A questionable integration
Whether in terms of welfare, crime, or social behavior, many statistics and incidents show that the ‘integration’ of a part of the non-Europeans is an empty slogan.
A recent study by the Federal Office of Statistics showed the over-representation of certain nationalities among welfare recipients. Thus at the end 2017, 83% of Somalians and 54% of Eritreans and Congolese living in Switzerland are on welfare. More generally, of the 350,000 beneficiaries of social assistance, 57% are foreigners.
The vast majority of prisoners are foreigners: 80% in French-speaking Switzerland and 50-60% in German-speaking Switzerland. The majority of prisoners in French-speaking prisons are from Eastern Europe, Black Africa, and the Maghreb. Between 1988 and 2017, there has been a significant increase in the share of foreigners among pre-sentencing detainees. On the whole, 7 out of 10 prisoners are foreigners, the highest proportion in Europe.
Incivility is observed on many occasions: lack of respect (insults, spitting) towards lifeguards at certain swimming pools; sexual assaults and death threats against paramedics. On both cases, the staff pointed to migrants as the wrong-doers. Switzerland is also unable to prevent violent rivalries between gangs in neighborhoods of migrant origin, notably in the suburbs of Zurich, where gangs are fighting for the title of “Bronx of Zurich.”
Referenda on immigration
Swiss citizens have been invited to vote many times on immigration issues. The following issues have recently been subject to referenda in recent years:
A ban on the building of minarets (2009)
The actual deportation of foreign criminals (2010 and 2016)
The end of mass migration (2014)
The primacy of national law over international agreements (2018). This last proposal was rejected, even though unchosen immigration (family reunification, asylum) stems from international agreements and treaties signed by the country. As the lawyer J. L. Harouel has observed: “public liberties have been overridden by fundamental rights, which mainly benefit immigrants, who systematically accede to all the rights and advantages of European peoples.”
The expulsion of foreign criminals (2010 vote), the ban on building minarets, and the limitation of immigration all won the required double majority of both voters and cantons. However, the vote against mass immigration did not lead to new rules for the movement of people between Switzerland and the European Union, because of the gridlock of the EU institutions. A new referendum on the subject will normally be organized in 2020.
National preference and selective immigration
Despite significant immigration, Switzerland has long wished to maintain control over migratory flows and protect its labor market. The country’s selective immigration policy is evident in the conditions demanded to come, live, and work in the country:
In 2014 Switzerland adopted a rule requiring employers to inform residents of job opportunities in certain fields, before being allowed to look further afield.
For non-Europeans, access to the labor market is even more Draconian: there is a genuine national preference here. The employer must prove that no Swiss may be employed if a position is given to a foreigner. Quotas for foreign workers are in place. Integration into Swiss society is also evaluated over time.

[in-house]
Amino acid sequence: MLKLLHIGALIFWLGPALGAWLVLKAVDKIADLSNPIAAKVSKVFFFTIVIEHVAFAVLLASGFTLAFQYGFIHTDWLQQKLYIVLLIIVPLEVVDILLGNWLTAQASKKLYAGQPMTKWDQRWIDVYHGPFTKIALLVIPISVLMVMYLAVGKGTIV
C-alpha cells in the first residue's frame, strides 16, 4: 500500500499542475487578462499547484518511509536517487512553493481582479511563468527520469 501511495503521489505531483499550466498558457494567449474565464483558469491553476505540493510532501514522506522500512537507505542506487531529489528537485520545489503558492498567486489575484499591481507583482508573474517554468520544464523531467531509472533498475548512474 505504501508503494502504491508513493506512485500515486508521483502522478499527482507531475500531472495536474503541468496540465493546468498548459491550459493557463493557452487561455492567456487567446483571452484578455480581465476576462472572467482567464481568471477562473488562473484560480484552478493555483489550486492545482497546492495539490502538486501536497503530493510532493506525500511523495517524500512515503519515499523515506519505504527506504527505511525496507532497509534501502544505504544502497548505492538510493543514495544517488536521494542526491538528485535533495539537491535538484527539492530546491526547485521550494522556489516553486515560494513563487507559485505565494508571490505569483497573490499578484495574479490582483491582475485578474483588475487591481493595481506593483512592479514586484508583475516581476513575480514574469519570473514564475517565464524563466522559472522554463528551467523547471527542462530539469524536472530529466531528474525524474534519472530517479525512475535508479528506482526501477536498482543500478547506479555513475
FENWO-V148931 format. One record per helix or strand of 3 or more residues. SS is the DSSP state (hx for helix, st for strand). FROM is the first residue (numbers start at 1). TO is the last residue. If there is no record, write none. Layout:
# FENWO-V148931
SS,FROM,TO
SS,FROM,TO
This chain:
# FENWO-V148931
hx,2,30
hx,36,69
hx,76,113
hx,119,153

Selective immigration policy is also evident in the higher and higher qualifications required of immigrants, which facilitates their entry into the labor market.
The acquisition of Swiss nationality is very demanding: one must live in Switzerland for 12 years and know the country’s ways and customs in order to claim Swiss nationality. There is no birthright citizenship for second-generation immigrants.
Other initiatives aim to regain control of a situation which, in the eyes of many Swiss, is deteriorating:
The Swiss Confederation does not hesitate to deport foreign criminals, as 1000 were in 2017.
The Swiss government has not ratified the 2017 Marrakesh Pact on migration.
Some cantons, such as Tessin and Saint Gall, have banned the burqa.
On matters of asylum, a tough line is also being adopted:
Refugees will no longer be allowed to travel abroad.
In April 2019, the Federal Council took several measures to accelerate refugees’ entering the labor market, with a mandatory integration track (language-learning over three years, numbered targets for entry into the labor market, etc).
Those whose asylum claims have been rejected are less likely to be authorized to work in Switzerland.
Switzerland is remarkable in Europe for the rate of deportation of rejected asylum-seekers: 56% of deportation decisions are implemented, where the average is only 36% in Europe (and 12% in France).
The consequences are apparent: whereas the number of asylum claims is exploding in France, they decreased in Switzerland between 2017 and 2018. More and more rejected asylum-seekers are fleeing Switzerland for France, this especially concerns Eritreans.
In the face of significant migratory flows, the Swiss government has taken measures aiming to increase standards relative to immigration, to reduce immigration, and to defend the natives’ way of life.
The Swiss can, thanks to their democratic system, make proposals and express themselves on issues subject to referenda. They most recently affirmed their rejection of mass immigration. If the concrete measures to actually fulfill the popular will can, on some occasions, be disappointing, the referenda have enabled tougher policies to be adopted.